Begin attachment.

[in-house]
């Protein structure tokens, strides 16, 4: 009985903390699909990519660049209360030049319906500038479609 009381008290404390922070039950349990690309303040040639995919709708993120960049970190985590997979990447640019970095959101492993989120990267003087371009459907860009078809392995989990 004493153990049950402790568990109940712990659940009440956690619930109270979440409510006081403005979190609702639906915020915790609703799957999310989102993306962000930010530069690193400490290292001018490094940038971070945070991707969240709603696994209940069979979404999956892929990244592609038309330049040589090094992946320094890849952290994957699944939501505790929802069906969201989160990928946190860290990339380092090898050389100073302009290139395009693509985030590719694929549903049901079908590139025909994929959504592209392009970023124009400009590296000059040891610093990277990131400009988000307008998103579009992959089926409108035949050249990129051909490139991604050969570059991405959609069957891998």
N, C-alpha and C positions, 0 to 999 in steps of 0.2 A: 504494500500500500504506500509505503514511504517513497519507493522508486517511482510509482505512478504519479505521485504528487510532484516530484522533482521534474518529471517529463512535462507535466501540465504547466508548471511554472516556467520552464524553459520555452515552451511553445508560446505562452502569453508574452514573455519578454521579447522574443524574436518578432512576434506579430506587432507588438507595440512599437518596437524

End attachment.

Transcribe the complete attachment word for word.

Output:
[in-house]
């Protein structure tokens, strides 16, 4: 009985903390699909990519660049209360030049319906500038479609 009381008290404390922070039950349990690309303040040639995919709708993120960049970190985590997979990447640019970095959101492993989120990267003087371009459907860009078809392995989990 004493153990049950402790568990109940712990659940009440956690619930109270979440409510006081403005979190609702639906915020915790609703799957999310989102993306962000930010530069690193400490290292001018490094940038971070945070991707969240709603696994209940069979979404999956892929990244592609038309330049040589090094992946320094890849952290994957699944939501505790929802069906969201989160990928946190860290990339380092090898050389100073302009290139395009693509985030590719694929549903049901079908590139025909994929959504592209392009970023124009400009590296000059040891610093990277990131400009988000307008998103579009992959089926409108035949050249990129051909490139991604050969570059991405959609069957891998």
N, C-alpha and C positions, 0 to 999 in steps of 0.2 A: 504494500500500500504506500509505503514511504517513497519507493522508486517511482510509482505512478504519479505521485504528487510532484516530484522533482521534474518529471517529463512535462507535466501540465504547466508548471511554472516556467520552464524553459520555452515552451511553445508560446505562452502569453508574452514573455519578454521579447522574443524574436518578432512576434506579430506587432507588438507595440512599437518596437524